Key personal tax related announcements introduced in Budget 2015.
Personal savings allowance
The introduction of a new personal savings allowance from 6 April 2016 will allow a tax free allowance of £500 for higher rate taxpayers, and a generous £1,000 for basic rate taxpayers on interest generated from savings income. This new allowance is expected to benefit 95% of taxpayers, making them exempt from paying any tax on the interest element of their savings income.
From 6 April 2016, individuals who already have an annuity will be able to effectively sell it on and be chargeable to income tax at their marginal rates, instead of paying tax of 55% on the cash lump sum. This is an extension to last year’s Budget announcements which provides greater freedom for individuals accessing their pension savings. This new announcement will benefit up to five million pensioners.
On a less encouraging note, from 6 April 2016, the lifetime allowance for pensions tax relief will reduce from
£1.25 million to £1 million, but will be indexed to increase by the rate of inflation from April 2018.
Individual Savings Account (ISA) flexibility
Following a technical consultation with ISA providers, the Government will introduce new rules in autumn 2015 which will provide greater freedom to individuals making savings into and drawings out of their ISA account. Individuals will be able to make drawings out of their cash ISA account and make deposits back into their account without losing their ISA tax benefits, as long as the money is deposited within the same financial year up to the maximum limit, which is £15,240 in 2015/16.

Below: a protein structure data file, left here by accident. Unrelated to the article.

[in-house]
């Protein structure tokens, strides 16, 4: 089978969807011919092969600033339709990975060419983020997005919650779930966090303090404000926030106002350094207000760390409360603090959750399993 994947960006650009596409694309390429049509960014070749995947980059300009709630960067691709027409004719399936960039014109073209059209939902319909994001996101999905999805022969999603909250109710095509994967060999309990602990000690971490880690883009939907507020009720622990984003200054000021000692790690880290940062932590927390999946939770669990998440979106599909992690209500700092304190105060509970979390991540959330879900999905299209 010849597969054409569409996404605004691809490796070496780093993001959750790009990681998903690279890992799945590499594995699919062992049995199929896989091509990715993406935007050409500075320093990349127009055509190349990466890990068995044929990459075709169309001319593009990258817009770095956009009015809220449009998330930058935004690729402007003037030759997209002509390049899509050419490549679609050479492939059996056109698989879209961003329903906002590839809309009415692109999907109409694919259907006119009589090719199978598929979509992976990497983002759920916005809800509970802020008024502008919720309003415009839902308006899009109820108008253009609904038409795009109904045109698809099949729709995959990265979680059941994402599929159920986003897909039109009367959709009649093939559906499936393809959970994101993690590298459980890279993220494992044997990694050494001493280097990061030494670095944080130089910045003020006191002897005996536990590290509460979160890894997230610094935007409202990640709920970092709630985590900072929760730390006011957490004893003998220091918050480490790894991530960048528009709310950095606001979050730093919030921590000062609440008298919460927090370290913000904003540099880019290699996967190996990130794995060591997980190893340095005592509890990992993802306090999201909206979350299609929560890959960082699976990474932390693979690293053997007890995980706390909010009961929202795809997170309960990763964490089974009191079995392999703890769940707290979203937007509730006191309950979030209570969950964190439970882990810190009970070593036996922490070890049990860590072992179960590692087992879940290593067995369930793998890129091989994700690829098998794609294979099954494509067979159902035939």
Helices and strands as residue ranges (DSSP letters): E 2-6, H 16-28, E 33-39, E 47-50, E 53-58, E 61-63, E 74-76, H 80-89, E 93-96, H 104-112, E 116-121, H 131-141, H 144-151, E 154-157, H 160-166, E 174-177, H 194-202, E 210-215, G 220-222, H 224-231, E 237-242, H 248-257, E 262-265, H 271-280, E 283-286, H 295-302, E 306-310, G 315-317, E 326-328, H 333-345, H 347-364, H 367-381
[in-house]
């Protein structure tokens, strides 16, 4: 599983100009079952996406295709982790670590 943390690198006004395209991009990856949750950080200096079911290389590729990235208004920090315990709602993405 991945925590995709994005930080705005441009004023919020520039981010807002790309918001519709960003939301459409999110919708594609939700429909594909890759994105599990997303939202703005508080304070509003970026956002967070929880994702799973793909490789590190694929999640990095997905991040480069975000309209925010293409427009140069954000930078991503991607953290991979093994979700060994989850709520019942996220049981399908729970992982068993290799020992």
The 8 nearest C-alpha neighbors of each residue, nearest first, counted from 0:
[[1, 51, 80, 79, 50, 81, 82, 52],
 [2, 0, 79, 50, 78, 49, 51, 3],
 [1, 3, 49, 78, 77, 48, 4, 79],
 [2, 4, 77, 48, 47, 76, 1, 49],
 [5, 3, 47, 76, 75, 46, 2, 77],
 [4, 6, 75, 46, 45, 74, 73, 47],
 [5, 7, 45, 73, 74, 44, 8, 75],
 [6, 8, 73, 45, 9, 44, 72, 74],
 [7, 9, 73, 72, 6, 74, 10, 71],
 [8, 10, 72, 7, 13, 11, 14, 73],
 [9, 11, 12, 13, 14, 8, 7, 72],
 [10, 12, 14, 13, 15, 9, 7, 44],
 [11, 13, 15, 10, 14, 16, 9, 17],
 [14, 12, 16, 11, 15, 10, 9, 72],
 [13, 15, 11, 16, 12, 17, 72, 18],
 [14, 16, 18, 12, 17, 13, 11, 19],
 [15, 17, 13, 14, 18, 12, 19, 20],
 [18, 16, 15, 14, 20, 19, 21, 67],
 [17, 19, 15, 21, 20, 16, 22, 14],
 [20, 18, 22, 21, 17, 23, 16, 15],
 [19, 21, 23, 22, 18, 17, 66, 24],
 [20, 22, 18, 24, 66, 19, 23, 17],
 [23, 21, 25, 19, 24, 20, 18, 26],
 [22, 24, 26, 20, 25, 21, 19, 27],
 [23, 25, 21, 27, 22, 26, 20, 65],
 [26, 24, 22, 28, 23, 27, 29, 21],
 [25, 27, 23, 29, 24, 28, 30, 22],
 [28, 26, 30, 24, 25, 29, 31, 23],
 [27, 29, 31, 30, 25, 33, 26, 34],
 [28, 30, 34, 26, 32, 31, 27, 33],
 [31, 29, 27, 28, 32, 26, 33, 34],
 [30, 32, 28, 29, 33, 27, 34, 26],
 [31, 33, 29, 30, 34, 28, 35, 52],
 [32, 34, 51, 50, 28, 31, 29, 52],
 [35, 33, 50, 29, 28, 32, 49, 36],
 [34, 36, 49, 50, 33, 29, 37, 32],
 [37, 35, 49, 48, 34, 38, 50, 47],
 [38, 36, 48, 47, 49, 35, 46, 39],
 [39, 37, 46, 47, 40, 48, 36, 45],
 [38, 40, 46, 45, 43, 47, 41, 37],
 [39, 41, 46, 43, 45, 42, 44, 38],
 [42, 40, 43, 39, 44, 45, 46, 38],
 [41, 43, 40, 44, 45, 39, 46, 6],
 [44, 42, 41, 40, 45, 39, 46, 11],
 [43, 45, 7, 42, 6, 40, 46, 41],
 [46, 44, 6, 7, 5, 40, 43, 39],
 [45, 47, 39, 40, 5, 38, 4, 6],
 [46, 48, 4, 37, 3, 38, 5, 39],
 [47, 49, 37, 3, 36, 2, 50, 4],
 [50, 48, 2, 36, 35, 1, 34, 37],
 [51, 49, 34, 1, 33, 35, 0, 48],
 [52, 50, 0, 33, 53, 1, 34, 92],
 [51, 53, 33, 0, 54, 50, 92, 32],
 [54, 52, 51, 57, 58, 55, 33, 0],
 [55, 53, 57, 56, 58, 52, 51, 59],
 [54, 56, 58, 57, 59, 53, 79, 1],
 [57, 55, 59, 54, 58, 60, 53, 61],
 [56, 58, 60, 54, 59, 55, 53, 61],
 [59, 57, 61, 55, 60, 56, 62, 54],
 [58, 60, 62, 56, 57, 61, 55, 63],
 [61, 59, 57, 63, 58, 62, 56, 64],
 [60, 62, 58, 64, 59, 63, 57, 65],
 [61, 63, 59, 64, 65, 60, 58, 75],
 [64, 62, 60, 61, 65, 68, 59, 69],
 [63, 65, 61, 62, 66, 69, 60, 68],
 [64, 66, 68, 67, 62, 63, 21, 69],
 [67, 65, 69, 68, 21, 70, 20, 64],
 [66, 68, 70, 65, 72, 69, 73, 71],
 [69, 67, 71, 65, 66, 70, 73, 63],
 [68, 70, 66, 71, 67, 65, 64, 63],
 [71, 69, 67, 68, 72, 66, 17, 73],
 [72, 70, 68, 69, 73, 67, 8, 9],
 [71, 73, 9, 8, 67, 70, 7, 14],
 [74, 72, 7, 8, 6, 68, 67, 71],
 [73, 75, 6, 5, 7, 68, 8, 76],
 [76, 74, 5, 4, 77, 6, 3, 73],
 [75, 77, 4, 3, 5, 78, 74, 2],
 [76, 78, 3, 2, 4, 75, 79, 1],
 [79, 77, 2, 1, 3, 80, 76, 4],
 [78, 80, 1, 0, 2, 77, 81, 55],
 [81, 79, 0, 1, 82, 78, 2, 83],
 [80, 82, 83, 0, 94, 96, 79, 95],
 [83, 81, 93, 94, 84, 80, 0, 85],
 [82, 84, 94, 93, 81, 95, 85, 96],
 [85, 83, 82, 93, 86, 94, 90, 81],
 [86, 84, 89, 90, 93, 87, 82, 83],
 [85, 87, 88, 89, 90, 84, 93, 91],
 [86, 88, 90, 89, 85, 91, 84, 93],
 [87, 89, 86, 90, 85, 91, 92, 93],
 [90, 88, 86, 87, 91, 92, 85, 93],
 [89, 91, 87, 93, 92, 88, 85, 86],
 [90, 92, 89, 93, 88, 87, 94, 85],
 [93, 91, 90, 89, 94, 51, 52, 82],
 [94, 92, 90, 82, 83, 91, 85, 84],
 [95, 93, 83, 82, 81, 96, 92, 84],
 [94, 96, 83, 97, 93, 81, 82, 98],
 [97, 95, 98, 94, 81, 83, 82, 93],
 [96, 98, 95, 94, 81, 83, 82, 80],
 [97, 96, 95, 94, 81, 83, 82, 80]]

Help to buy ISA
In order to help first time buyers save for a deposit, the Government will introduce a Help to Buy ISA from Autumn 2015. The Help to Buy ISA effectively provides a 25% top-up for first time buyers, and is undoubtedly welcome news to aspiring homeowners. The top-up is capped at £3,000 (for those saving £12,000). Beneficially, the help to buy ISA is per person and not per property, therefore a couple can each have the ISA and take advantage of a double uplift.
Unfortunately, the measure fails to deal with the current housing shortage and the lack of supply of suitable housing. Therefore, we are concerned the boost provided through these measures could result in higher demand and ultimately lead to higher house prices.